TC McCormack


Sarah Kolb’s talk

Simon Lewandowski’s talk

Jacob Wamberg’s talk

David Toop’s reading

Simon Lewandowski’s talk

David Toop’s Performance

3 Nov 11.00-17.00

Contemporary art is absorbed by the past, maybe like never before, at least not in the same way. Historical references abound, ranging from aesthetic quotes from art history to formal experiments and performative re-enactments, to the unfolding, revealing and reinterpreting of cultural-historical archival phenomena.

The passage of time gives us both history and memory, and yet tensions exist between these two. Is what we remember what actually happened, and is history factual an interpretation, subject to revision and change? Is it possible to reclaim, re-enact or recall our pasts as imperfect and to sanction a space for forgetting as a means to create a future tense - to free ourselves from weights.

We live in a time of quantitative data collection through proliferating social media platforms with their accompanying server farms. Here everything can be logged, tagged and stored – a potential archive for all eternity. We know that we want to be seen as ourselves, or the selves we want to be, however these dynamics also speak to and through illusions and other drives, of wanting to hold, mine and to make tangible in the ether.

The aim of our symposium is to run in another direction and explore the potential of forgetting. This is not about simple binaries, we all know the importance of remembering but what is the significance for forgetting on a historical, social, structural and artistic level? Our trajectory is to move beyond positives and negatives and to stride into a richer field where the possibilities of forgetting are approached, as if peering at an unfurling hand.

For a day, let us explore what might be brought into play through acts or the act of forgetting. Let us discuss modes of erasure and removal; of fiction and myth and consumption; as we try to pop forgetting into our mouths, to see how it tastes. Why not consider forgetting as a molecular cocktail of dark matter and celebrate its potential as a formula? We could take this by examples - art, film and architecture, to examine the kinks and quirks that might constitute the history of forgetting.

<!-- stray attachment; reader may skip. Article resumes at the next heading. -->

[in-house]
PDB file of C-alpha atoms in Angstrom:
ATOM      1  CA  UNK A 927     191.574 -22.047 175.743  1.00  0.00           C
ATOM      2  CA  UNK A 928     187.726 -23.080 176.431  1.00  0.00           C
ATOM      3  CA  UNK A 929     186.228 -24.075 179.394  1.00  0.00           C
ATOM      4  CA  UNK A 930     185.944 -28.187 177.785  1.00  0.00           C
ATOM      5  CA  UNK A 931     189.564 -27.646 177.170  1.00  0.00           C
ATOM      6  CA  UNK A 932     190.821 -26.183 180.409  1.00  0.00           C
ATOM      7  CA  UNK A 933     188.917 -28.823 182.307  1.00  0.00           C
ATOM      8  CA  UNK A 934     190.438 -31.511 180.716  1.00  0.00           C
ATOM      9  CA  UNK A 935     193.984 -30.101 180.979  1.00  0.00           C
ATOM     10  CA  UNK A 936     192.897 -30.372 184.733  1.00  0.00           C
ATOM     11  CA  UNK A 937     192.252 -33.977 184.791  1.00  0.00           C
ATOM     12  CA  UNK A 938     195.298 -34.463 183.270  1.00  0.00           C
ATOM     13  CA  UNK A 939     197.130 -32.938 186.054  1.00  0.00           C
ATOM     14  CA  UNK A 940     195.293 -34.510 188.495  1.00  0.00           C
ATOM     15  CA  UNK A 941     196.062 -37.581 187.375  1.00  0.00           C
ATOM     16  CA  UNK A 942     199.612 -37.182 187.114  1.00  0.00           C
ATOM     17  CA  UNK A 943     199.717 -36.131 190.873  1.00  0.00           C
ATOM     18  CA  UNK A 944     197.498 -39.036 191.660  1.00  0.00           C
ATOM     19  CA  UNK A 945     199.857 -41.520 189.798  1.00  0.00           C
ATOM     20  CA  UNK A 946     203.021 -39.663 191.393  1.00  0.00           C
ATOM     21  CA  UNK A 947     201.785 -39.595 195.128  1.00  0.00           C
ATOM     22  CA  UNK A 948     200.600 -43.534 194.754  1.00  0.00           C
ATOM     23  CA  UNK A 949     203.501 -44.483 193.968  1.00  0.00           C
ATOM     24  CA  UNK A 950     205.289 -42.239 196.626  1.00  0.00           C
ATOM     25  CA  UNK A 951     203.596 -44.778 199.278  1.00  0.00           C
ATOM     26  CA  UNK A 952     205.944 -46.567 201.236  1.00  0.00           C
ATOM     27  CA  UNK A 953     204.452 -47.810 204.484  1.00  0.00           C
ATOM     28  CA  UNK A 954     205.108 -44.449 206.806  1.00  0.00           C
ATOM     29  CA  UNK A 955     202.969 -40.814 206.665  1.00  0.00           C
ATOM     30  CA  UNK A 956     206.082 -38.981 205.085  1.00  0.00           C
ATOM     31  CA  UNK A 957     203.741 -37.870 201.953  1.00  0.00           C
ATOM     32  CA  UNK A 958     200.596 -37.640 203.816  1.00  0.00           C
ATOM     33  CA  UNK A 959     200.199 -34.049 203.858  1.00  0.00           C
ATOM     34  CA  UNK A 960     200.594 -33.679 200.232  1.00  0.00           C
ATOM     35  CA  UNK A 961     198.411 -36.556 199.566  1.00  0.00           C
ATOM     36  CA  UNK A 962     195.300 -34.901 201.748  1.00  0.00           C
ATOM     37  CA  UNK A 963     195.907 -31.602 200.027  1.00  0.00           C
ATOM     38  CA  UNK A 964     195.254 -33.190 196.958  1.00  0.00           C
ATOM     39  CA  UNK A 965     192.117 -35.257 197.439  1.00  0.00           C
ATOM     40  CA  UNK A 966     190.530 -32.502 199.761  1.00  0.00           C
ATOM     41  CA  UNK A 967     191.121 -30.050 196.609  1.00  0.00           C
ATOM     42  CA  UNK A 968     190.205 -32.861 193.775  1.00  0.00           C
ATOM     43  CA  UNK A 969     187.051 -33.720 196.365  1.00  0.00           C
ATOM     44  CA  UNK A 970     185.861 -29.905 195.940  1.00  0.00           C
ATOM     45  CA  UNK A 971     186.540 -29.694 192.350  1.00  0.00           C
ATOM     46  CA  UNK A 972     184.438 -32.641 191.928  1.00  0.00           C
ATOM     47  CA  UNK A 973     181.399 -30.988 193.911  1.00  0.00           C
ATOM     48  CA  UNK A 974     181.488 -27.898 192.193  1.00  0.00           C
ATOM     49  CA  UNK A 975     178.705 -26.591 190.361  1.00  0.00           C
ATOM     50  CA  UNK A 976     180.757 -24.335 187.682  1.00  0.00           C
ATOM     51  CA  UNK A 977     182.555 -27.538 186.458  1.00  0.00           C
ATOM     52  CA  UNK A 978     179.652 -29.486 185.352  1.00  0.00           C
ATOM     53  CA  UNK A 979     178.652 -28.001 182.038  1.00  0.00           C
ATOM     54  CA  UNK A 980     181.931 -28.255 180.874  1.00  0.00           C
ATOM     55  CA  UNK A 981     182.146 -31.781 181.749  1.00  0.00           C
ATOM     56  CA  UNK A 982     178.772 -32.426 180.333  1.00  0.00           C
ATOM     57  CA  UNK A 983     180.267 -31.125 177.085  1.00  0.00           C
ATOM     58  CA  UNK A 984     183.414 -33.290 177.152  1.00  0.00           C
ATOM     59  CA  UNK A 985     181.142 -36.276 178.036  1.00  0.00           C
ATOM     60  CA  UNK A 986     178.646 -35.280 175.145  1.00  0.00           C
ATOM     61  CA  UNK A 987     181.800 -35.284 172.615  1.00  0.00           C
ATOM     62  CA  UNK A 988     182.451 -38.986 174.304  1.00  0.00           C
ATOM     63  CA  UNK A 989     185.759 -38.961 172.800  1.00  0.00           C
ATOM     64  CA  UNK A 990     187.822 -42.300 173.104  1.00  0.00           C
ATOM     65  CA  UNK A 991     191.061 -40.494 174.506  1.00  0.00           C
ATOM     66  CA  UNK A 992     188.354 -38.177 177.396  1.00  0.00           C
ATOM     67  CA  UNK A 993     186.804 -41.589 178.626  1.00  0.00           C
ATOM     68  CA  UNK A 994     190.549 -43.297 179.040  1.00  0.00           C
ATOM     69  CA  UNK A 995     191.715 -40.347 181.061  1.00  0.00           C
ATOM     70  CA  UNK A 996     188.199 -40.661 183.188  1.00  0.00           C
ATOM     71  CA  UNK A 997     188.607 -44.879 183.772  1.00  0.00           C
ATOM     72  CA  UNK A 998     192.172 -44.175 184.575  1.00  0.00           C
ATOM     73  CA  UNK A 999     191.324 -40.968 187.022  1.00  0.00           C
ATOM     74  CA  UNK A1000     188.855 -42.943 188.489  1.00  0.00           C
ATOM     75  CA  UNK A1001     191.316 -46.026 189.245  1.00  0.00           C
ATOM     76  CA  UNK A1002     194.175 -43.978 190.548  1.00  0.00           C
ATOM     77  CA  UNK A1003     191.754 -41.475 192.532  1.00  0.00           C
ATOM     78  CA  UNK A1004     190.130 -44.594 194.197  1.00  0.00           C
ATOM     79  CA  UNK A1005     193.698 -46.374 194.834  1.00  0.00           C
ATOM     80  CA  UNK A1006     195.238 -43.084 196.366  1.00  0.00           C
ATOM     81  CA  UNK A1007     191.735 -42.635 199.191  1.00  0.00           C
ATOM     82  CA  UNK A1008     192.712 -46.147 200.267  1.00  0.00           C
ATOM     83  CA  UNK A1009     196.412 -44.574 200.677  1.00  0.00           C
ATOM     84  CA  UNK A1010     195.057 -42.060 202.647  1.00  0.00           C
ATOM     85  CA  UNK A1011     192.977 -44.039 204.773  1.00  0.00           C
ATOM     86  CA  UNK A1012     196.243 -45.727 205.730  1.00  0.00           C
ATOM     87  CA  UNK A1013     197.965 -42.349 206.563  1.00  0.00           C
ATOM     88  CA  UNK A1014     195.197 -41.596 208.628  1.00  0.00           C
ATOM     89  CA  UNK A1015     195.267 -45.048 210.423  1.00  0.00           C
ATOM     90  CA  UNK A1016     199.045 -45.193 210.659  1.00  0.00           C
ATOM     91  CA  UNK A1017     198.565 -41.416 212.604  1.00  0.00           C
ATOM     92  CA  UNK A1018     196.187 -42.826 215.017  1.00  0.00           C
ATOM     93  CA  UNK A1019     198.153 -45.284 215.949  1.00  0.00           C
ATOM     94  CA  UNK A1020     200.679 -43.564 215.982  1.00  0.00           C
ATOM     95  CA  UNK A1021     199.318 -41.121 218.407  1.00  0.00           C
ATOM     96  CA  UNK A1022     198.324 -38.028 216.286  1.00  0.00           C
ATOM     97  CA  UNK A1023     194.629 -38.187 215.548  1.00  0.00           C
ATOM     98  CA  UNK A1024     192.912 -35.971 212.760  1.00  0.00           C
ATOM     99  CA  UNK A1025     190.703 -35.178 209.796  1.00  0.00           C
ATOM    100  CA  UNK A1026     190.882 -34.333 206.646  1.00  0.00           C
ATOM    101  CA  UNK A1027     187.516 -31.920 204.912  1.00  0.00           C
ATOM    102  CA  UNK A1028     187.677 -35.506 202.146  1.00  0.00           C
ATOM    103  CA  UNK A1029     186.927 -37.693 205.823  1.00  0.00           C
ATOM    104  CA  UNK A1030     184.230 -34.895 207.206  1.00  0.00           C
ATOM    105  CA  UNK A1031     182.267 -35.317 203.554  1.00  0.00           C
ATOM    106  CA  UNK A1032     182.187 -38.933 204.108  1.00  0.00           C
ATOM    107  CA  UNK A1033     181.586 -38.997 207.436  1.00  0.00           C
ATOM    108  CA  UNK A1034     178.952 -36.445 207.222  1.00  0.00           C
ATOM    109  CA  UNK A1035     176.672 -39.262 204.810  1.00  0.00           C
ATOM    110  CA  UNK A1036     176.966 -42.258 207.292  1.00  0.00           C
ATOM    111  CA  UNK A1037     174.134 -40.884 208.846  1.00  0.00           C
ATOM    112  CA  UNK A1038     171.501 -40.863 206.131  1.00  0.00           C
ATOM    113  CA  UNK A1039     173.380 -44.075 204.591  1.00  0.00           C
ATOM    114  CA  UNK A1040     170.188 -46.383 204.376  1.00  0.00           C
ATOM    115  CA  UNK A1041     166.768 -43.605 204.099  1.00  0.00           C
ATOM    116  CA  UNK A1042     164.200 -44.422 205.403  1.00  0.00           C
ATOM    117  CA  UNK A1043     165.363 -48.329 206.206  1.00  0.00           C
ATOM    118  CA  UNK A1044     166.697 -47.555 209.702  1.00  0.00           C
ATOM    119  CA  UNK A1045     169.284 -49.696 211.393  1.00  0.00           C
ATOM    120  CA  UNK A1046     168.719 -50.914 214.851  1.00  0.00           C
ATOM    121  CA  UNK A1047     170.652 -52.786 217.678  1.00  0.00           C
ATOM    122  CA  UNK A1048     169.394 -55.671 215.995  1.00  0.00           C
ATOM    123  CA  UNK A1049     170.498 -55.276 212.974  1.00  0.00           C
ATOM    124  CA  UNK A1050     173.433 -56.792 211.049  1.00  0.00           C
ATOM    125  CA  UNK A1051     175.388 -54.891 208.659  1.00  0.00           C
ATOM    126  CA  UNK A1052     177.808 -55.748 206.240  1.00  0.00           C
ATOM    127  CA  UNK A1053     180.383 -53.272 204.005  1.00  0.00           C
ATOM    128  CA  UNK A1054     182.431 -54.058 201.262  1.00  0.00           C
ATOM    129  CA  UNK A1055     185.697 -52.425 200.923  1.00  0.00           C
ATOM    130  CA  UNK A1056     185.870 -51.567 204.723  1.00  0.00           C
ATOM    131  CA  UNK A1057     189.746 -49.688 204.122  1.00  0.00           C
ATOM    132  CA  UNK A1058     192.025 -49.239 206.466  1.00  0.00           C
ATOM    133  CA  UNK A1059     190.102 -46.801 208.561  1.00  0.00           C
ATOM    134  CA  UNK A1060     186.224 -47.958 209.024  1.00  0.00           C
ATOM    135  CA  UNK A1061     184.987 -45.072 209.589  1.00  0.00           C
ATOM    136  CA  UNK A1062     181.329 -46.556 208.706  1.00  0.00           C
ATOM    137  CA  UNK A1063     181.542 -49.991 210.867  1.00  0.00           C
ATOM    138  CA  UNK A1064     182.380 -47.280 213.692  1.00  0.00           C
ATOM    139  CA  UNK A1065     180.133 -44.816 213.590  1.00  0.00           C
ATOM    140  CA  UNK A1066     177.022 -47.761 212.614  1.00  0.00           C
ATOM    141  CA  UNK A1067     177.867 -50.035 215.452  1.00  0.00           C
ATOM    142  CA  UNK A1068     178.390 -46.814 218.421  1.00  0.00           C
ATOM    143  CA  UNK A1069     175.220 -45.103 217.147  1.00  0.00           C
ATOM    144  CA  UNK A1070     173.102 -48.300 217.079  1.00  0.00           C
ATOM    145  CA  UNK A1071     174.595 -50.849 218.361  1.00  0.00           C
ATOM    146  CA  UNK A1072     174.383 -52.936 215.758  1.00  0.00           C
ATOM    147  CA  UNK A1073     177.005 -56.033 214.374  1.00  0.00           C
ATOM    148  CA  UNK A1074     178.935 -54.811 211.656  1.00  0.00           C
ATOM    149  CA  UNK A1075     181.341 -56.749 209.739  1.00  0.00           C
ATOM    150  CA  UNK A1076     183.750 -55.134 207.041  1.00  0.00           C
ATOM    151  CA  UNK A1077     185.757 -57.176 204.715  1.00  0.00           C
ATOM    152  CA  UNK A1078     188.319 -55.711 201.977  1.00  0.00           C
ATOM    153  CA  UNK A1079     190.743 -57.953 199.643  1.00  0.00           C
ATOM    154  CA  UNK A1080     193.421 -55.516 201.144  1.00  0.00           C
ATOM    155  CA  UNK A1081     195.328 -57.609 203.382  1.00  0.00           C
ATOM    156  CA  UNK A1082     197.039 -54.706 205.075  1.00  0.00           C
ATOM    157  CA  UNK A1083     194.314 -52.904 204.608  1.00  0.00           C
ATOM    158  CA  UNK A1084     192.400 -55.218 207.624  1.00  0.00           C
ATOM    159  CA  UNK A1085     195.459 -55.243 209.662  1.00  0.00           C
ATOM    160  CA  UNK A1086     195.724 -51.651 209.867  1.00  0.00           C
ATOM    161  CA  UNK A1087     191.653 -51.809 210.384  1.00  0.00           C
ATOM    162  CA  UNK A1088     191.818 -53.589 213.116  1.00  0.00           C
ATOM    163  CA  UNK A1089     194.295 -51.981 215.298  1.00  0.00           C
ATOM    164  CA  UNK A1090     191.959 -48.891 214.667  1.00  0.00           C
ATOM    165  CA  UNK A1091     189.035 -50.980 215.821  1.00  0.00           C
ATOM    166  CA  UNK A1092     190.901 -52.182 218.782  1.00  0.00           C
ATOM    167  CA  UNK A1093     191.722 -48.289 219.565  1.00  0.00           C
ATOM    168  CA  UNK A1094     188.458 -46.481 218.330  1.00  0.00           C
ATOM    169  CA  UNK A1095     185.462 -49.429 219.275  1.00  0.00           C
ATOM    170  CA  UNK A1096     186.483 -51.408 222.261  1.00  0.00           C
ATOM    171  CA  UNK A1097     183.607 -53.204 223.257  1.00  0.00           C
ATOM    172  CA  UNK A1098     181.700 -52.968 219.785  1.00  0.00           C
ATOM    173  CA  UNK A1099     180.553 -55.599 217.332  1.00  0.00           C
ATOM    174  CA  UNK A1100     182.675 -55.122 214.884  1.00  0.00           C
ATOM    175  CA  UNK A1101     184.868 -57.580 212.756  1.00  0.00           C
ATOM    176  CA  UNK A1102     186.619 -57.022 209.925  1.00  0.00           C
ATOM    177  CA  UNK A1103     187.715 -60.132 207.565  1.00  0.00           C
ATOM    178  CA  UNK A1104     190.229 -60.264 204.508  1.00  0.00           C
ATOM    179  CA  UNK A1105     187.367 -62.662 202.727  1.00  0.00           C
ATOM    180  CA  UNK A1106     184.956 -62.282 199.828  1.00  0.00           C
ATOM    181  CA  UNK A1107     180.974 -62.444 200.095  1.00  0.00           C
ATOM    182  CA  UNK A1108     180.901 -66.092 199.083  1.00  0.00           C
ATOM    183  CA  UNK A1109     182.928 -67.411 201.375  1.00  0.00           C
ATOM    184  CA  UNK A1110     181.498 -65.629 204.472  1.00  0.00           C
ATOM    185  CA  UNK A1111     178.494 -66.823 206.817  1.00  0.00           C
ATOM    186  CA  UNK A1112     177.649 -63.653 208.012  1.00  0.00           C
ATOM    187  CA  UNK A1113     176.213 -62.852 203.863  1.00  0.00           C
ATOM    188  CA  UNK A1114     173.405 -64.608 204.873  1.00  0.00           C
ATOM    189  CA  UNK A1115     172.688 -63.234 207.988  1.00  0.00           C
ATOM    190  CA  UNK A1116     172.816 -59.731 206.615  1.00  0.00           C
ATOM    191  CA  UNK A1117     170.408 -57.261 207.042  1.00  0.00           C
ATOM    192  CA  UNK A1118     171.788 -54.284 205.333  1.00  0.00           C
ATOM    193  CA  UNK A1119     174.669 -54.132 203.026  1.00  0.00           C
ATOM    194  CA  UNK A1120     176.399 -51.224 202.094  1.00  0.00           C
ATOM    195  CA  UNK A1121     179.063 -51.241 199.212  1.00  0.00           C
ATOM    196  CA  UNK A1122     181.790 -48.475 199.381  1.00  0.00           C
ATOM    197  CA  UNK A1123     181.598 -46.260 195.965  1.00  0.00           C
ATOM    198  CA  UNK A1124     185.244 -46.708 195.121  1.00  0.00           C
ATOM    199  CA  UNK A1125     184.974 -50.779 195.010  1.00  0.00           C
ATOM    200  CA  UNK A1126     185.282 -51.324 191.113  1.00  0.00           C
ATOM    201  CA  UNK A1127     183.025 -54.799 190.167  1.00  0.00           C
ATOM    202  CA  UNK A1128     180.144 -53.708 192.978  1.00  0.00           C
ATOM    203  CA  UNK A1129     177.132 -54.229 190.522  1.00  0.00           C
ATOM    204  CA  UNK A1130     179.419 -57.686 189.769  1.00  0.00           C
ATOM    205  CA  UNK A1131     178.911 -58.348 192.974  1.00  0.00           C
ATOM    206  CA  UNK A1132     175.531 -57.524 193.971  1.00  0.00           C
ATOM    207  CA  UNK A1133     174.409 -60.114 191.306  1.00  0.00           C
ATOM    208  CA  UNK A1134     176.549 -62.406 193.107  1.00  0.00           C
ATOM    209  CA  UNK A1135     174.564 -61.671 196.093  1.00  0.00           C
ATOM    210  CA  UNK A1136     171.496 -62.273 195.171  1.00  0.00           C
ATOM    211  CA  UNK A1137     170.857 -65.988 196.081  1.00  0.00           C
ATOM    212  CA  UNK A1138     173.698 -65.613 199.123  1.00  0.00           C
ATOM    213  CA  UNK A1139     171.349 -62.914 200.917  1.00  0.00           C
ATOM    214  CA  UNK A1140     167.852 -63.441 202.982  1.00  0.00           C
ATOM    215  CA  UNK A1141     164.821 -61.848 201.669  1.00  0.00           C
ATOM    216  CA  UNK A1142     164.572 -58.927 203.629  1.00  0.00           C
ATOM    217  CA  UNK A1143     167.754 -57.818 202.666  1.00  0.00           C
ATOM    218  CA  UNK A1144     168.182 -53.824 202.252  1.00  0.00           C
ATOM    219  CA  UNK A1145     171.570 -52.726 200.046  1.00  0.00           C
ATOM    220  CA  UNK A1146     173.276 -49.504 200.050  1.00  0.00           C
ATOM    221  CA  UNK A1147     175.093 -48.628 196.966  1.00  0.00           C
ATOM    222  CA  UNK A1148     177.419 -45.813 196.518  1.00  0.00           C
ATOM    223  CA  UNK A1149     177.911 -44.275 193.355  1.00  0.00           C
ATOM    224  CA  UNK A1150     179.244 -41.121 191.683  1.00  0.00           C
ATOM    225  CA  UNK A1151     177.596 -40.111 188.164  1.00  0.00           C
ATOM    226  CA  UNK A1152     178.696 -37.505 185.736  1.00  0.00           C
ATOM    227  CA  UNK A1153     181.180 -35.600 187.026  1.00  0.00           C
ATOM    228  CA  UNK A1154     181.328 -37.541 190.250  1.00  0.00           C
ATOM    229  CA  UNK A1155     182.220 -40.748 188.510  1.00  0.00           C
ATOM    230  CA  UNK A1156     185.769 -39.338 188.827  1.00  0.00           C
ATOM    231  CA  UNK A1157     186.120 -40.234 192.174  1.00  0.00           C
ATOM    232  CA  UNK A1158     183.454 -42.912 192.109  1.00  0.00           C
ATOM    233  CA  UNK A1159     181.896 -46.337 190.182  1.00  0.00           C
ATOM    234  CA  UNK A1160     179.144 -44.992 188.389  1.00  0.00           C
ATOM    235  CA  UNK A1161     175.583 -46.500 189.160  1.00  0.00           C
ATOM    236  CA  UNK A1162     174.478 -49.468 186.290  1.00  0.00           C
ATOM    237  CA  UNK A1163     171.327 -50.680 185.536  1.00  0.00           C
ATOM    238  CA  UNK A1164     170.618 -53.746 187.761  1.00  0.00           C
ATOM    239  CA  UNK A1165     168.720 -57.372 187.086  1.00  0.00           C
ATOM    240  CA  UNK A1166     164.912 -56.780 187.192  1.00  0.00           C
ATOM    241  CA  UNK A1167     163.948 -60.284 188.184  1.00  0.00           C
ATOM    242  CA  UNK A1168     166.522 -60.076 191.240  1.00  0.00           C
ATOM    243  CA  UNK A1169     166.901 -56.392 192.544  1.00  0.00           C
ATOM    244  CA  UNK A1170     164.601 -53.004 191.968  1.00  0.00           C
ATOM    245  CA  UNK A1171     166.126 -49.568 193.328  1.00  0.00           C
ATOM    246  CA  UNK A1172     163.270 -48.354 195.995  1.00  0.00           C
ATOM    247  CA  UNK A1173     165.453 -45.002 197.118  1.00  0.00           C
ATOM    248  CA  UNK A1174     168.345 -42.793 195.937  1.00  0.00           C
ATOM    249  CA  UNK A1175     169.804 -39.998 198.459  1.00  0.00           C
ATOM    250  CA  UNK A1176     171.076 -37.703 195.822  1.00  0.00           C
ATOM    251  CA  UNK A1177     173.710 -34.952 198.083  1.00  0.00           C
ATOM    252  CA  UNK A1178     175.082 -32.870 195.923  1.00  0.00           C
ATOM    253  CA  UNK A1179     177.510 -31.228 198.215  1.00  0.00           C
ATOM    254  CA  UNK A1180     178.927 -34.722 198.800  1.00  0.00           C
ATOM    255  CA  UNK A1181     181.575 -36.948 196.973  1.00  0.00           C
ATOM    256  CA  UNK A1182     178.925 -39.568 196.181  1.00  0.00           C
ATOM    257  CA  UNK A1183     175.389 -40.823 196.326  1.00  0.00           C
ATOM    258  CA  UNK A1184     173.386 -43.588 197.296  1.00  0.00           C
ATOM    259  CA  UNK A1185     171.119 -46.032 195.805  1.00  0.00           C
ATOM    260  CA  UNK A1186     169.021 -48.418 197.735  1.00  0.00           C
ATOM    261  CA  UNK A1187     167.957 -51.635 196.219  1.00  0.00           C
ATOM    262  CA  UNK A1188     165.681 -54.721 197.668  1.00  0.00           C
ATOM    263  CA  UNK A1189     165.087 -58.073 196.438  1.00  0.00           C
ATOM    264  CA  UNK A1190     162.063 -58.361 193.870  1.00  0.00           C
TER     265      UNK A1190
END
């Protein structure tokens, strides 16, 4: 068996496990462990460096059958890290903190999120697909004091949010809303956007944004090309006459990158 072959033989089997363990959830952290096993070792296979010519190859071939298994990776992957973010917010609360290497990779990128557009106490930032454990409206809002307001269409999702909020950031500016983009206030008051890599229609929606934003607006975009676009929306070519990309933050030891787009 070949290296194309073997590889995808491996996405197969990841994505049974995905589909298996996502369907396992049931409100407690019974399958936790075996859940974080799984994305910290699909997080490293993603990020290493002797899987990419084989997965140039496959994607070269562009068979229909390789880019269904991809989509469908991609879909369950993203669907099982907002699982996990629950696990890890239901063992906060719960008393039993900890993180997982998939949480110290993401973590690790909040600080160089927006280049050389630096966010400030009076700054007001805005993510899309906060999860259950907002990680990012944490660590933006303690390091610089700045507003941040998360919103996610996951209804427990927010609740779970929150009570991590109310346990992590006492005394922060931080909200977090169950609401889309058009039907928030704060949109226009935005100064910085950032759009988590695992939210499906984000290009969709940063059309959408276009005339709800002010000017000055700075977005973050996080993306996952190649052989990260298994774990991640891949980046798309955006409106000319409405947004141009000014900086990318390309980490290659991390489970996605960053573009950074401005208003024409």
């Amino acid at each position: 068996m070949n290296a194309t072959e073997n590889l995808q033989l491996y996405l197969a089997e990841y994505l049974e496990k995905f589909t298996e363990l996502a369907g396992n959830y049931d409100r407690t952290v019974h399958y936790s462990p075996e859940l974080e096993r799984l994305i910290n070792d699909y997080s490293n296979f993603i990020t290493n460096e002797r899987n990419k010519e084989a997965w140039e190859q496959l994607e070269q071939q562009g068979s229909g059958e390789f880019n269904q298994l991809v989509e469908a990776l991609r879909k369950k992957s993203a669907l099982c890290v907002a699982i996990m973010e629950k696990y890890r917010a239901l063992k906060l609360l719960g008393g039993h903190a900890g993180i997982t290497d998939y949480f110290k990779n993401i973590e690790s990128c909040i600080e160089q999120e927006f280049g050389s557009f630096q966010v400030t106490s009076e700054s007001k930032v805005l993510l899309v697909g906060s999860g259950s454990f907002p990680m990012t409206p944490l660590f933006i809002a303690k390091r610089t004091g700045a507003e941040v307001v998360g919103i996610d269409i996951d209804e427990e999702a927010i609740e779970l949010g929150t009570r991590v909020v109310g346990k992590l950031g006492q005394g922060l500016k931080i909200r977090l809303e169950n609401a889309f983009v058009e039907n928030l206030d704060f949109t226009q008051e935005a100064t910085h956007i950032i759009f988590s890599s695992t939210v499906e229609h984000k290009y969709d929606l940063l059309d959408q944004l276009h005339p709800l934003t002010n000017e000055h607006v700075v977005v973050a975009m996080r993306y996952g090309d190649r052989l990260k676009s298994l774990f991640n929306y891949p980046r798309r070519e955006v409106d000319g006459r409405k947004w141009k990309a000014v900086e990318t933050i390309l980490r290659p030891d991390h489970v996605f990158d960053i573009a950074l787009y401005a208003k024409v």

Estimated Program - med forbehold for ændringer Kl. 11.00: Welcome by Bodil Monrad, TC McCormack, Michelle Atherton and Jette Gejl
Kl. 11.15 Sarah Kolb, AT
Kl. 12.15 Simon Lewandowski, UK
Kl. 13.15 Jacob Wamberg, DK
Kl. 14.15 lunch
Kl. 14.45 David Toop - Reading
Kl. 15.15 Q&A and summary
Kl. 16.00 David Toop Performance
Kl. 17.00 End of symposium by Bodil Monrad

Sarah Kolb, Department of Art History and Art Theory, University Art and Industrial Design Linz (AU) – ‘Where I forget myself, consent will do.’ Dizziness as metaphysical challenge and creative resource

Even if the history of civilization has brought forth many philosophers and artists who knew how to use dizziness as a creative resource and as an instrument of emancipation, only few knew to bring it into use and to push it to its limits on a theoretical level as effectively as the French philosopher and writer Roger Caillois. In his autobiographical work The River Alpheus, in search of his "true sources," he refers to the "delightful or devastating raptures" of vertigo, which he experienced for the first time in his childhood while climbing a pylon and which he would later explore also in a metaphysical sense, as it had the capacity not only to shock the bodily organs, but also to rattle consciousness. Thus, the experience of dizziness is reflected in many of Caillois’ writings, from his visionary essay Mimicry and Legendary Psychasthenia, via his seminal study on Man, Play and Games, through to his late meditations on the inert universe of Stones. With dizziness, Caillois addresses a special kind of "dangerous luxury," causing the individual to cross the boundaries of its own senses and blurring "distinctions between what is real and imaginary, between wakefulness and sleep, between ignorance and knowledge" due to a "veritable lure of space." From that perspective, dizziness can be understood as a means to transcend the rigid boundaries of self-awareness and to plunge into the deep reality of becoming.